Homebuilders Are Rolling Over

NEW YORK (TheStreet) -- Recent housing data for the market in new single-family homes has been mildly positive, but without help from the Federal Reserve a continued rally for homebuilder stocks will be difficult.

On July 24, Goldman Sachs came out with a bullish call on housing, arguing that new construction for single-family homes would gather momentum over the next several years. Goldman upgraded its outlook for U.S. homebuilders to attractive from neutral.

While I cannot disagree with this call long-term, I believe their timing is off for the start of a significant improvement in homebuilding and that homebuilders have reached a plateau 75% below their peak in activity in 2005 and 2006.

The day after Goldman's call, we learned that sales of newly built, single-family homes declined by 8.4% to a seasonally adjusted annual rate of 350,000 units in June. The inventory of new homes remains near a record low at 144,000 units, a very slim 4.9-month supply. The builders would like to add new inventory, but it is still difficult to charm community banks into issuing enough new construction and development loans to jumpstart supply.

The Fed statement following the Federal Open Market Committee meeting on Aug. 1 stated that the U.S. economy decelerated in the first half of 2012 and had slow growth in employment and an elevated unemployment rate.

One thing I always look for in a Fed statement is what the FOMC has to say about the housing market. The FOMC described the housing sector as improving but still depressed. But again, the Fed did not offer a solution for lifting this important segment of the U.S. economy.

Before this new information came out, I wrote Homebuilder Stocks: Don't Chase the Mojo on July 19, the day after the PHLX Housing Sector Index ( HGX) set its year to date high at 141.29. Yesterday, this index closed at 130.45, down 7.7% from that high.

Source: Thomson Reuters

The weekly chart for PHLX Housing Sector Index (130.45) still shows rising momentum (12x3x3 weekly slow stochastic). If HGX ends the week below its five-week modified moving average at 132.93, the weekly chart profile shifts to neutral from positive. This would indicate that the rally for the index has failed below its 38.2% Fibonacci Retracement of the entire downtrend from the July 2005 high to the March 2009 low. This retracement is the red line just above the recent peak. My annual value level is 122.53 with a quarterly pivot at 135.17 and my new monthly risky level at 152.09.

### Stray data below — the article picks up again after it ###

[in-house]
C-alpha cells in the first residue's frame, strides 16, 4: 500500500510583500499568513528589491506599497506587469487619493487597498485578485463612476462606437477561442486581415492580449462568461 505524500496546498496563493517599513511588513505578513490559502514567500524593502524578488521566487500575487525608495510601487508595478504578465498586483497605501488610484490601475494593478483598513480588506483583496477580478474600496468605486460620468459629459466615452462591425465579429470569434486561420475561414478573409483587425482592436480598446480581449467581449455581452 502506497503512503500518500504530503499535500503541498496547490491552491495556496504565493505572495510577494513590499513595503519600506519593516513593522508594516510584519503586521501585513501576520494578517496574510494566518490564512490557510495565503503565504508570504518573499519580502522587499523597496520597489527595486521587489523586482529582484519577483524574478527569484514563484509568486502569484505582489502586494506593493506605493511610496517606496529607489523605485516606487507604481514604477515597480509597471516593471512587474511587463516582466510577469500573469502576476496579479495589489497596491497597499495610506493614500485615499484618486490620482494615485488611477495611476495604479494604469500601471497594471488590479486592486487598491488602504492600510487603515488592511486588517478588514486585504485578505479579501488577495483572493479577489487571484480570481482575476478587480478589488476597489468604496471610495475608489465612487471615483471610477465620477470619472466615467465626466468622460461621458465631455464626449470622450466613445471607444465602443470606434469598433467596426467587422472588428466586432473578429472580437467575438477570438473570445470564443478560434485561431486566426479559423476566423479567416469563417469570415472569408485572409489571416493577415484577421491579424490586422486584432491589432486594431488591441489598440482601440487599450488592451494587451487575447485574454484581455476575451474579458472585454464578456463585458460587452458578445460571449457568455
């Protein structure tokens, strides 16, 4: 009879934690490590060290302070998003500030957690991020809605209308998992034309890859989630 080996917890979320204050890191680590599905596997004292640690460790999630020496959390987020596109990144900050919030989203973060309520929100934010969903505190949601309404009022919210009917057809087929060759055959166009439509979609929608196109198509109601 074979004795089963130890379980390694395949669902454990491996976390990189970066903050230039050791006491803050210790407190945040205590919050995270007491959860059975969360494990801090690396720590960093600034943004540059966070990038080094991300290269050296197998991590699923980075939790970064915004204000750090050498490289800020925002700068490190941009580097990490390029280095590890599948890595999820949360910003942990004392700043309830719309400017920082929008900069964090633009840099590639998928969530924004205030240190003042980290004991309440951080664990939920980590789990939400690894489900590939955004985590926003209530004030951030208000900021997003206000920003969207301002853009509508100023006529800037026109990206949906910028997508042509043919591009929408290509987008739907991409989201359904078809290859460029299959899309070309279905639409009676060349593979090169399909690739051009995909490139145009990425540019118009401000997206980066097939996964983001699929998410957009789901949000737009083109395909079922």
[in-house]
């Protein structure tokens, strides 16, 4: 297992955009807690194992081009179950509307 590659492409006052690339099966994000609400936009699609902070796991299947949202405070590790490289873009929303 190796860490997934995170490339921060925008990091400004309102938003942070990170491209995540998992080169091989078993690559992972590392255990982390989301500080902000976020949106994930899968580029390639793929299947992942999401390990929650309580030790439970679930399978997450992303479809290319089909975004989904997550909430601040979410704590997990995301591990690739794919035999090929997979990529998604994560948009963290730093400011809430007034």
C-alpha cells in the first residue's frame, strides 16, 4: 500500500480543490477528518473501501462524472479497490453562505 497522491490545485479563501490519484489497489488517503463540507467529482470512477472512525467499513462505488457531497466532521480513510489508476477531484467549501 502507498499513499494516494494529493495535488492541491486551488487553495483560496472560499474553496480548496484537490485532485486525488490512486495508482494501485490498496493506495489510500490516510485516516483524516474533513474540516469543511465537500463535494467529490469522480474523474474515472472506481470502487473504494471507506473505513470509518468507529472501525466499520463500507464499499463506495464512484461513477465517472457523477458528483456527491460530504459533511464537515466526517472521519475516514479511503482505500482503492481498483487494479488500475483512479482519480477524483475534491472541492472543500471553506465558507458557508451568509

Source: Thomson Reuters

The daily chart for HGX is negative, with the index below its 21-day simple moving average at 137.02 and just above its 50-day at 129.62. Given a close below the 50-day level, the risk is to the 200-day at 116.81.

The table above shows data from ValueEngine.com and my value levels, pivots and risky levels. Use the value levels, pivots and risky levels for your "buy and trade" strategies.

D R Horton ( DHI) ($17.63) -- My annual value level is $14.45 with a quarterly pivot at $16.79 with a monthly risky level at $19.79.

Lennar Corp. ( LEN) ($28.97) -- My semiannual value level is $23.97 with a quarterly pivot at $28.89 and monthly risky level at $34.05.

MDC Holdings ( MDC) ($31.77) -- My quarterly value level is $24.94 with an annual pivot at $32.81 and monthly risky level at $35.71.

Meritage Homes ( MTH) ($34.57) -- My semiannual value level is $29.82 with a quarterly pivot at $33.00 and monthly risky level at $36.60.

Pulte Group ( PHM) ($11.04) -- My semiannual value level is $8.35 with an annual pivot at $11.37 and monthly risky level at $12.54.

Ryland Group ( RYL) ($23.43) -- My quarterly value level is $20.68 with a monthly risky level at $27.09.

Standard & Pacific ( SPF) ($5.62) -- My semiannual value level is $4.26 with a quarterly pivot at $5.15 and monthly risky level at $6.47.

Toll Brothers ( TOL) ($28.97) -- My semiannual value level is $24.20 with an annual pivot at $29.30 and monthly risky level at $31.92.

I advocate the use of GTC Limit Orders to add to long positions or become less short on share price weakness to the value levels. Traders should enter GTC Limit Orders to reduce long positions or to add to a short position on strength to risky levels.

At the time of publication, the author had no positions in any of the stocks mentioned and no other conflicts.

This article is commentary by an independent contributor, separate from TheStreet's regular news coverage.

Richard Suttmeier has an engineering degree from Georgia Tech and a master of science from Brooklyn Poly. He began his career in the financial services industry in 1972 trading U.S. Treasury securities in the primary dealer community. In 1981 he formed the Government Bond Department at LF Rothschild and helped establish that firm as a primary dealer in 1986. Richard began writing market research in 1984 and held positions as market strategist at firms such as Smith Barney, William R Hough, Joseph Stevens, and Rightside Advisors. He joined www.ValuEngine.com in 2008 producing newsletters covering the U.S. capital markets, and a universe of more than 7,000 stocks. Richard employs a "buy and trade" investment strategy and can be reached at RSuttmeier@Gmail.com.

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